Professor Geraldine Mackenzie in her book ‘How Judges Sentence’ averred: “sentencing is an attempt to juggle object of various sizes while walking a tight rope which is being shaken at both ends”. The Supreme Court of Pakistan in ‘Nadeem vs The State’ held: “the question of sentence demands utmost care on the part of the court as it concerns the life and liberty of an accused”.
Indisputably, sentencing is the most challenging stage of a criminal trial. Ideally, its performance demands a special set of skills, professional training, inter-disciplinary approach and empirical research. As per modern penal theories, a just sentence is a blend of a multitude of aggravating and mitigating factors. Therefore, a judge must make a genuine effort to extract from the accused all the information required to reach a just and informed decision.
With the objective to facilitate judges, many jurisdictions in the world have introduced the concept of ‘right to pre-sentence hearing’ in criminal trials. The right to pre-sentence hearing proposes that a criminal trial comprises two distinct stages. The first stage deals with the determination of guilt (conviction), while the second deals with the determination of punishment (sentencing). The sentence follows the conviction and is not, by any stretch of imagination, the same thing as conviction.
In the US, sentencing is regulated by the Sentencing Reform Act, 1984 and the Federal Sentencing Guidelines, 1987. In England and Wales sentencing guidelines are explicitly provided in the Criminal Justice Act, 2003, the Coroners and Justice Act, 2009 and the Legal Aid, Sentencing and Punishment of Offenders Act, 2012. In both jurisdictions, the criminal statutes explicitly recognise the right to pre-sentence hearing. In every criminal trial, the judge and attorneys (after conviction) mutually agree on a sentencing date, a probation officer is deputed to submit a Pre-sentencing Investigation Report (PSIR) in the court. The PSIR is basically an exhaustive report on various mitigating and aggravating factors. For instance, a defendant’s juvenile and adulthood record, prior criminal and parole record, gang affiliations, community ties, possibility of rehabilitation, substance abuse history, mental health, education, skills, financial condition, employment history and circumstances of the offence.
In Pakistan, the humane art of sentencing continues to remain flawed as criminal trials are overwhelmingly dedicated to finding out whether the man in the dock is guilty or not. The Criminal Procedure Code, 1898 (CrPC) fails to present a consistent sentencing policy. Moreover, the CrPC confers unstructured discretion upon criminal courts in relation to sentencing, which repeatedly result in inconsistency in defining the quantum of a sentence even in identical matters. The process of sentencing is regulated by a few insufficient sections, as they either categorise the sentences in respect of a court’s hierarchy or, at the most, clarify the concurrent character of the sentences.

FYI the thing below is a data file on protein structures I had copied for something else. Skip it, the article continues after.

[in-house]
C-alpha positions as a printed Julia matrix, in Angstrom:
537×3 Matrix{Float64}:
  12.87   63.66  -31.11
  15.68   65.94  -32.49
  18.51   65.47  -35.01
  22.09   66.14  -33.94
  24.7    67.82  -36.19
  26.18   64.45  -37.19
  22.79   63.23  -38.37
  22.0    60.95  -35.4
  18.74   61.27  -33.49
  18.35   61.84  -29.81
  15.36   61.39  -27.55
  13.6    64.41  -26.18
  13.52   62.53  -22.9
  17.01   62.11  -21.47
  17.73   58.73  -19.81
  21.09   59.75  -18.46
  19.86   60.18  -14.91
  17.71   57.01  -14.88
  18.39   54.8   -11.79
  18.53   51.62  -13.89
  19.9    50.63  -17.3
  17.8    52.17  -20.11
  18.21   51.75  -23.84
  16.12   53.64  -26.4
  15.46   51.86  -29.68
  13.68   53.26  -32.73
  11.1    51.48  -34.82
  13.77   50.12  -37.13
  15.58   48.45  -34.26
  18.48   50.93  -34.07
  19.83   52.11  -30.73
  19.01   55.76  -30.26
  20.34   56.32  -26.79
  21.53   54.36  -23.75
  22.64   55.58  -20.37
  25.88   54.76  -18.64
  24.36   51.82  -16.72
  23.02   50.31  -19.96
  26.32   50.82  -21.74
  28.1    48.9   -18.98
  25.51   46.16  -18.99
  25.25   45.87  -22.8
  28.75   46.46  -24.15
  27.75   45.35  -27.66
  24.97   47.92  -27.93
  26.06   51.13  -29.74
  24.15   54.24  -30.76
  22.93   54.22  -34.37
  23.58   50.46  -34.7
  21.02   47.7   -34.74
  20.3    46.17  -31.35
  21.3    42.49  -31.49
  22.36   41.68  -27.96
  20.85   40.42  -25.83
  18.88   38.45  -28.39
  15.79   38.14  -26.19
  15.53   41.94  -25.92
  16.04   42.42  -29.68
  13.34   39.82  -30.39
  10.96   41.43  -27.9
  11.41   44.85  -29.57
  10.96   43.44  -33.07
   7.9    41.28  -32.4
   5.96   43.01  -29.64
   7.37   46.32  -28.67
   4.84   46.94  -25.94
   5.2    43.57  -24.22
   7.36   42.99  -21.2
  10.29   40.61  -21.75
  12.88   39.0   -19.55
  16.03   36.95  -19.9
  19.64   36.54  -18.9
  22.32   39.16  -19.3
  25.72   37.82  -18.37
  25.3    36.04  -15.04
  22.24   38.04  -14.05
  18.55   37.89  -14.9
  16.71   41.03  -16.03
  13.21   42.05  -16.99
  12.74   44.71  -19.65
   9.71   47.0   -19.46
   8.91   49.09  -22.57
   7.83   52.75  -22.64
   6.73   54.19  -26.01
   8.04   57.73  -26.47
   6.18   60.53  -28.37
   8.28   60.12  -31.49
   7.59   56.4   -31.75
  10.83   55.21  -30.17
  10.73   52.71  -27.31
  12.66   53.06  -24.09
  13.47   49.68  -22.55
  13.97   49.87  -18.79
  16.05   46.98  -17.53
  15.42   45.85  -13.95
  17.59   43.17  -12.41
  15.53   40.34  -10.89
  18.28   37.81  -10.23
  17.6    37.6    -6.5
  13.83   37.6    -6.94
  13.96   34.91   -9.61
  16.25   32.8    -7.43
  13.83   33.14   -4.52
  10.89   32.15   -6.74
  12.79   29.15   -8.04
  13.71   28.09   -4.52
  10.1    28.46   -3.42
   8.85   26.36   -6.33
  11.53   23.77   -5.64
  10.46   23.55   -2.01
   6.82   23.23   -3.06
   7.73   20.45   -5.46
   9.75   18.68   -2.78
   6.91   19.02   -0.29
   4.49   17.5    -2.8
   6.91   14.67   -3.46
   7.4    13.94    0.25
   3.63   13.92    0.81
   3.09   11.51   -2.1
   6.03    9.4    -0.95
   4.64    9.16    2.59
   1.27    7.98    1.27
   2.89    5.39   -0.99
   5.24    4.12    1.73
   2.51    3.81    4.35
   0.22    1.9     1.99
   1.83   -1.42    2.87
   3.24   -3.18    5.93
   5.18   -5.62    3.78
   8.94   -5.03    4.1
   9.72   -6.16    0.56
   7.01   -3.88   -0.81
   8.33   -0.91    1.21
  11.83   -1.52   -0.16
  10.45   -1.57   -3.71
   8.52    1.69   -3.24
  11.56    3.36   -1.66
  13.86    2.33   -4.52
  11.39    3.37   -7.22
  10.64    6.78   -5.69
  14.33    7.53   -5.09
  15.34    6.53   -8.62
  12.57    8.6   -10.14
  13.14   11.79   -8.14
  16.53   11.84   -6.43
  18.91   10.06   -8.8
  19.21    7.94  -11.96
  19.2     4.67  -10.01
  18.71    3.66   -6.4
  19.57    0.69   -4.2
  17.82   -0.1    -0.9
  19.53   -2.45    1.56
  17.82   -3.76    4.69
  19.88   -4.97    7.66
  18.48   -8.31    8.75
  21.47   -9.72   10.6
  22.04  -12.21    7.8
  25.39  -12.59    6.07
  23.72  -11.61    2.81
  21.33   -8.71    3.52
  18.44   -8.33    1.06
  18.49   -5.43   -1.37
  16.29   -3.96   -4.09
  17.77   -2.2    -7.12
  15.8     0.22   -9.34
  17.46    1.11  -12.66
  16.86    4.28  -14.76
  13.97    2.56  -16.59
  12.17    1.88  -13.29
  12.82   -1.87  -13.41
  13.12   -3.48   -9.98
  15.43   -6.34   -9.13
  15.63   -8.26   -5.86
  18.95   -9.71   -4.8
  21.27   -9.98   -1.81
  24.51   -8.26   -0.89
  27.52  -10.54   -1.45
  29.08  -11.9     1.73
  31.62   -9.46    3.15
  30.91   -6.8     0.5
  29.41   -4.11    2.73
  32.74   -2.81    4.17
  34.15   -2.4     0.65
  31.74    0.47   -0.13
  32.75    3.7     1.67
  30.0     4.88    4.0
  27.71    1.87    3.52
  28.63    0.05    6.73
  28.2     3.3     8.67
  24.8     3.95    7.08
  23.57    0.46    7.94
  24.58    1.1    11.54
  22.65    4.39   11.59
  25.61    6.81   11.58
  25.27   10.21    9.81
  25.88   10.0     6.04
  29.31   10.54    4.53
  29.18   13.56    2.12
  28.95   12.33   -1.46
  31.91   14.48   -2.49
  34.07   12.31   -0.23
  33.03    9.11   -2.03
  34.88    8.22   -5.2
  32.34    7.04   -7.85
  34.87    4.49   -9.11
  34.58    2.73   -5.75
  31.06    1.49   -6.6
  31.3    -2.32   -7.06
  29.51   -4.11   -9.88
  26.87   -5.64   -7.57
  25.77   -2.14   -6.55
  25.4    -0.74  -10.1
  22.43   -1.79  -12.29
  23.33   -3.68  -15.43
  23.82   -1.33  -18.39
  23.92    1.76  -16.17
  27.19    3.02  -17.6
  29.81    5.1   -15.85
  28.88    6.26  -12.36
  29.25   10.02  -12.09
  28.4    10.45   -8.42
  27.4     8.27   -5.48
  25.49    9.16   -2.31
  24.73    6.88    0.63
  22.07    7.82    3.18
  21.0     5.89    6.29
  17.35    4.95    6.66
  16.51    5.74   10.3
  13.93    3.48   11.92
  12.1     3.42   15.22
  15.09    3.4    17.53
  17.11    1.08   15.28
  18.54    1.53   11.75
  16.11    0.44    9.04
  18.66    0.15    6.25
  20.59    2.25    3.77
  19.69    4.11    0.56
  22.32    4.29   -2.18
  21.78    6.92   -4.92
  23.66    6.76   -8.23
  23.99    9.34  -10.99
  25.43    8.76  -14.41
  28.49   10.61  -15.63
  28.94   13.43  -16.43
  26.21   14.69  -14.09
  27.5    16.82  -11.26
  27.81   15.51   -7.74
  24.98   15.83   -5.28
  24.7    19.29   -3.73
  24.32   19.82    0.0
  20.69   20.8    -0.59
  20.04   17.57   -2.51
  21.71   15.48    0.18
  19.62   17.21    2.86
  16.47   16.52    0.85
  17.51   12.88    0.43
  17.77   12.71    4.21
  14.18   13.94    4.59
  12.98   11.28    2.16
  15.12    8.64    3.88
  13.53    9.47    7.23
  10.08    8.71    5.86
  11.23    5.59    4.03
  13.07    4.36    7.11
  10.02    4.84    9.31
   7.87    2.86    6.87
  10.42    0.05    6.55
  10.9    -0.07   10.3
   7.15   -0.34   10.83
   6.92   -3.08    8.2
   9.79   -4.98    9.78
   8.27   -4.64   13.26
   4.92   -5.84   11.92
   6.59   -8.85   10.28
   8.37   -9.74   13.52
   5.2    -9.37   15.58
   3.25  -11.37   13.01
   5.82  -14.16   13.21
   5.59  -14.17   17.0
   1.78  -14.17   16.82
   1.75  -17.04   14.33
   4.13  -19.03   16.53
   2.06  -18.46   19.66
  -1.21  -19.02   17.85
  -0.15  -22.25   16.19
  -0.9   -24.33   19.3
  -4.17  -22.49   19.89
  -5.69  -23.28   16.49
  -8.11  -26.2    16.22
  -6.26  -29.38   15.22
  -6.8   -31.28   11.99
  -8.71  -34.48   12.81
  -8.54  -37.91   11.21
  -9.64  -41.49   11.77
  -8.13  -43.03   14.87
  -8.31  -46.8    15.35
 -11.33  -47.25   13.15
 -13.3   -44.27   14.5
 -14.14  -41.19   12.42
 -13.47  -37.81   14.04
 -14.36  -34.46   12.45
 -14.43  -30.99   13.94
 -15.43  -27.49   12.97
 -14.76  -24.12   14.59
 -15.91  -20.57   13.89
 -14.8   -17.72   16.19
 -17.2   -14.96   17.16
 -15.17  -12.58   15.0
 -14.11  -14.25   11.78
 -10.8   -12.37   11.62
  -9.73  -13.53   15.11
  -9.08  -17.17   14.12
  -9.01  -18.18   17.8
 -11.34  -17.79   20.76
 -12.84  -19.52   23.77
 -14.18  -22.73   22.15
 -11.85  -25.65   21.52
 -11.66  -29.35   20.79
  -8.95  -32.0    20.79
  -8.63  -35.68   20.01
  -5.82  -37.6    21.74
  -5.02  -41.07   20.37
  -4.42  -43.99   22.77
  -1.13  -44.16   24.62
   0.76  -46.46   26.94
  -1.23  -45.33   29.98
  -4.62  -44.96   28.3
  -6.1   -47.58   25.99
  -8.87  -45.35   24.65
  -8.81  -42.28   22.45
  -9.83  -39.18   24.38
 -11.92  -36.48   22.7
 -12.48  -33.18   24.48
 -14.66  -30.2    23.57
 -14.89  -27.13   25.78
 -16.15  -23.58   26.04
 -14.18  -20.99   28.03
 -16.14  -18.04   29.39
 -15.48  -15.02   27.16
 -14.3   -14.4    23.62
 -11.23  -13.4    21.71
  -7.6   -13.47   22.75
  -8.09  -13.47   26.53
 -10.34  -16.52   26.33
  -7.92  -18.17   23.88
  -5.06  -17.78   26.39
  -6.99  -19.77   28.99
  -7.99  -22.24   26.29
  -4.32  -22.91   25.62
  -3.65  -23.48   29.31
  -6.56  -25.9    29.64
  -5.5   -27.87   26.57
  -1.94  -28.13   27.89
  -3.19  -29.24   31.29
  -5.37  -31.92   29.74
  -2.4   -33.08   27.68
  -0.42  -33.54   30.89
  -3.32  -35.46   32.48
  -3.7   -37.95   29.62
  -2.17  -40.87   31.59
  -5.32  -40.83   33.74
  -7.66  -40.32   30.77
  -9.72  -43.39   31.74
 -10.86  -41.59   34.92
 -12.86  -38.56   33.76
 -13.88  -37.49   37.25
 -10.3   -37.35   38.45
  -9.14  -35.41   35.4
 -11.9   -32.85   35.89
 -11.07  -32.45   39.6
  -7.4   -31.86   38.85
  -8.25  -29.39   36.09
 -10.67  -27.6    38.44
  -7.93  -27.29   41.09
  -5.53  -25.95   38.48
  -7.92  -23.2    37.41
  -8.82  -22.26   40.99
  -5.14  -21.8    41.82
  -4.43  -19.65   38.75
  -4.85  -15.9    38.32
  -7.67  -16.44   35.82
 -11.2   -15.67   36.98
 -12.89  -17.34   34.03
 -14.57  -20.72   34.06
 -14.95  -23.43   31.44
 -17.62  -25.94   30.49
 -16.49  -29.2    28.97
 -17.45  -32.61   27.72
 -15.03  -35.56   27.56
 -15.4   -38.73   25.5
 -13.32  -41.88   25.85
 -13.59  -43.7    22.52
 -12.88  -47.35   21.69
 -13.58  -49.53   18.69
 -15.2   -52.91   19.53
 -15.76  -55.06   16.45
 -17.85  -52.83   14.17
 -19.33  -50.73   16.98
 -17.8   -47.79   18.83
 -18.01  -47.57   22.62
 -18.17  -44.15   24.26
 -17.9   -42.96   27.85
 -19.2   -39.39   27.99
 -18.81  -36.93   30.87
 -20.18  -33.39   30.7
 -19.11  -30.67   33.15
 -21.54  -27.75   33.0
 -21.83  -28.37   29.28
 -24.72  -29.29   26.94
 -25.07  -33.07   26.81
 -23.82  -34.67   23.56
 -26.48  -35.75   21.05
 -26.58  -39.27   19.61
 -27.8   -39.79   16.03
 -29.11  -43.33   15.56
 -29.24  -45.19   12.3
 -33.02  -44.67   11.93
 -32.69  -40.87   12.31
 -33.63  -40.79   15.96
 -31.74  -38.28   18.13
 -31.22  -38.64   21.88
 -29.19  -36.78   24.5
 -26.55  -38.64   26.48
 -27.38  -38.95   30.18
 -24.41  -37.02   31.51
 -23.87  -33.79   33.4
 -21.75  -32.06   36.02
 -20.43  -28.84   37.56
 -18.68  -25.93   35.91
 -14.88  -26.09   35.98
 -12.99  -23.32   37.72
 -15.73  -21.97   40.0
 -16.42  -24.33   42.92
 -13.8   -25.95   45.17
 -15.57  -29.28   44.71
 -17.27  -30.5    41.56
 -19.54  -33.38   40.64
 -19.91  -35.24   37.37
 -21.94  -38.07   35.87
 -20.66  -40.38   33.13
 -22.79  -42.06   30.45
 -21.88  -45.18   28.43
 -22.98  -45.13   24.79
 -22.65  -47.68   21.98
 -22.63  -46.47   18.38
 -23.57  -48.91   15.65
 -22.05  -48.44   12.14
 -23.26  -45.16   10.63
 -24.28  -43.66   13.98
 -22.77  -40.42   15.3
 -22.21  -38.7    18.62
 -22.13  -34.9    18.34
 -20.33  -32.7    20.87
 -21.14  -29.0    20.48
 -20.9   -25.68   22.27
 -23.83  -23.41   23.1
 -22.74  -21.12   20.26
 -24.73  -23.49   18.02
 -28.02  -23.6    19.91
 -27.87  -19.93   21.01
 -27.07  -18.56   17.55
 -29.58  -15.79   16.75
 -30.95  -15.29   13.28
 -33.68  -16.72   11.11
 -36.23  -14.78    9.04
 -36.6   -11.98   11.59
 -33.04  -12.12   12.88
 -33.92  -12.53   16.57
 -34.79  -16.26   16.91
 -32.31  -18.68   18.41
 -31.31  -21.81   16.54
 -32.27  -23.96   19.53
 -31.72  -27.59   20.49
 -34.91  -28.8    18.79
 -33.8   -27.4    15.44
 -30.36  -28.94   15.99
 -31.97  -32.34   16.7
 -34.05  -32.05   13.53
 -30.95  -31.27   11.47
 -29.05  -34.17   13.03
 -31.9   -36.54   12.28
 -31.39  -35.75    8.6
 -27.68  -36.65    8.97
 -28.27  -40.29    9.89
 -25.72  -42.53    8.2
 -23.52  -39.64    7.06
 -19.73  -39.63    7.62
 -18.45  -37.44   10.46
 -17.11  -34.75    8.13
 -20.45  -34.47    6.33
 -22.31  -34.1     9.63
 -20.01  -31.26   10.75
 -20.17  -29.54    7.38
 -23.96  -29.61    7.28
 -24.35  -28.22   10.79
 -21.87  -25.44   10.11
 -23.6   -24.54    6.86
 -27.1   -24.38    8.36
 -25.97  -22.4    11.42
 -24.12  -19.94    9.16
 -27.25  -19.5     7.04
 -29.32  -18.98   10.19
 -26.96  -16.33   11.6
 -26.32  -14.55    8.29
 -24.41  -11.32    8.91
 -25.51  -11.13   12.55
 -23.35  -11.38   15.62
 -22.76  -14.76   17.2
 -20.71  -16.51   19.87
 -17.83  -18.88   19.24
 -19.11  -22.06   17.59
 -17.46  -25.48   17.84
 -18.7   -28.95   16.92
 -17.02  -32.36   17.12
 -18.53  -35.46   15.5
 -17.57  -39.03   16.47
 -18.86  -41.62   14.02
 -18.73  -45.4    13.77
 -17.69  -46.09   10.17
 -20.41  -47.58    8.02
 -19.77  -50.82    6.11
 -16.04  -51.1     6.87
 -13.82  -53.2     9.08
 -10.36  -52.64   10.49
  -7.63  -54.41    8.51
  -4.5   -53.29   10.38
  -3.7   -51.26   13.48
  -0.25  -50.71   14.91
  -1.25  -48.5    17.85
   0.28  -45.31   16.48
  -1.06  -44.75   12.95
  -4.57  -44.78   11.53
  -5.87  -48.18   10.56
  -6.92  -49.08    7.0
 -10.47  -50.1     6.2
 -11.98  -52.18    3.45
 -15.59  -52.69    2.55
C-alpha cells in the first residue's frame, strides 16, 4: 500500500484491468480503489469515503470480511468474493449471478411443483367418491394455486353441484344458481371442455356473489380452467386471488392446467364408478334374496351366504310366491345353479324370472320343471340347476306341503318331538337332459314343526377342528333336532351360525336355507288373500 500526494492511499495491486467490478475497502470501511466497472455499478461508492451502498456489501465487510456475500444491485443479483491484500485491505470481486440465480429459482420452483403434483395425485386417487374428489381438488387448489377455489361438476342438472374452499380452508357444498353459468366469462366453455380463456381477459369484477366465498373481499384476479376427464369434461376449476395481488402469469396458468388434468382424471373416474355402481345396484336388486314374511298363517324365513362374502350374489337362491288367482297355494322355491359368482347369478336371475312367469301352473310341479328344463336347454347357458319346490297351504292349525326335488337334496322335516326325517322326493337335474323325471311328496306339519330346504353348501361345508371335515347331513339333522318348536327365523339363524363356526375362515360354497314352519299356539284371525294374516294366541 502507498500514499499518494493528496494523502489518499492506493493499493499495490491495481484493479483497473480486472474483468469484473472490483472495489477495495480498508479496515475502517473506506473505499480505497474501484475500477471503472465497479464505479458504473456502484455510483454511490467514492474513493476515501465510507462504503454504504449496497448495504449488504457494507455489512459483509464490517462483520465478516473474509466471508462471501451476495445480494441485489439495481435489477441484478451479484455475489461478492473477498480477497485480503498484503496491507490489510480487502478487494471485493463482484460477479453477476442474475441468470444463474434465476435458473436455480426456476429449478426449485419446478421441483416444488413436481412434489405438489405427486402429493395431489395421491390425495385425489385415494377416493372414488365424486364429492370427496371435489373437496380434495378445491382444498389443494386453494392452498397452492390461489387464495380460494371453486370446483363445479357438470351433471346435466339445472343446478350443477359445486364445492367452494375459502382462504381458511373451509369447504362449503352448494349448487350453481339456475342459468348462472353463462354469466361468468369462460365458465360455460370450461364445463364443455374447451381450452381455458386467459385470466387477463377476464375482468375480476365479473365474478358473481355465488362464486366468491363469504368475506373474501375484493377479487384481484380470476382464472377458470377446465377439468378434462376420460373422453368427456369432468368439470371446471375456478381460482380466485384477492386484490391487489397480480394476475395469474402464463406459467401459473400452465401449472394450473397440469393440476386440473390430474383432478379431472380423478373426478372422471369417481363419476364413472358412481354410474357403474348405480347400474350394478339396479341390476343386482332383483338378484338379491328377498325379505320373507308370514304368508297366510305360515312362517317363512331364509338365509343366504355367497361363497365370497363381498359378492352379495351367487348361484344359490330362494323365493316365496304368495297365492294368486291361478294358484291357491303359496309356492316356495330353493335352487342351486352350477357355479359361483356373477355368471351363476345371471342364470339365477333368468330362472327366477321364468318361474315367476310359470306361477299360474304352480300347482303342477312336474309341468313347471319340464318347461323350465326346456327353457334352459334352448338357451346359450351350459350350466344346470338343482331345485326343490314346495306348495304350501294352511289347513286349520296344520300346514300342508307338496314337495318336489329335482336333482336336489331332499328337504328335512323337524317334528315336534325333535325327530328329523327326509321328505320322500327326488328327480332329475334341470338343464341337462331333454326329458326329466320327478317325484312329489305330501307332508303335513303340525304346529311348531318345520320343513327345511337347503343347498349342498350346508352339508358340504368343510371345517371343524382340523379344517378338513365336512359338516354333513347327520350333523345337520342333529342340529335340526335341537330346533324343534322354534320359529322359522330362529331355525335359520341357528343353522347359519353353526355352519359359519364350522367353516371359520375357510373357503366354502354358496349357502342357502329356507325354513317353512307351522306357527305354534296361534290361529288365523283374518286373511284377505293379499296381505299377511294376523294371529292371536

There is no space for a separate pre-sentence hearing. Anything that the defendant intends to present before the court in relation to extenuating circumstances has to be done before the verdict is announced. Sentencing will remain flawed unless the conviction and sentencing stage of a criminal trial is bifurcated, right to pre-sentence hearing based on the PSIR mechanism is added to our CrPC and sentencing guidelines are enacted by parliament.
In 2016, the Pakistan Bar Council also passed a resolution demanding amendments in the CrPC and providing the right to presentence hearing. However, so far no development has taken place in this regard. It is a matter of shame for us that even India, which inherited the same CrPC as us, amended it in 1973 and introduced the concept of pre-sentence hearing in Section 235 and 248 of the Indian CrPC.
Right to fair trial is an important facet of a democratic polity governed by the rule of law. Every person against whom a criminal charge has to be determined is entitled to a fair trial. It is a settled view in Pakistan that, whilst incorporating Article 10A (right to fair trial) in the constitution of Pakistan, the legislature did not intend to restrict its meaning. Therefore, the right to fair trial includes all stages of a criminal trial including sentencing. An amalgam of conviction and sentencing stages, no pre-sentence hearing and unguided sentencing discretion of the trial courts, patently infringe the constitutionally guaranteed right to fair trial.
Our lawmakers need to understand that the right to pre-sentence hearing is a cardinal principle of natural justice, and the presence of sentencing guidelines indicate the existence of a welfare society. It is not the punishment that counts but the method by which subjects are sentenced that speaks about the legitimacy and workability of the criminal justice system.
Whatever the quantum of a penalty may be, it should be awarded in a structured, reasoned and justifiable manner in light of modern sentencing guidelines. It needs to be remembered that a candy thief and a diamond thief cannot be sentenced on the basis of the same criteria.
The writer is a Lahore-based advocate of the high court.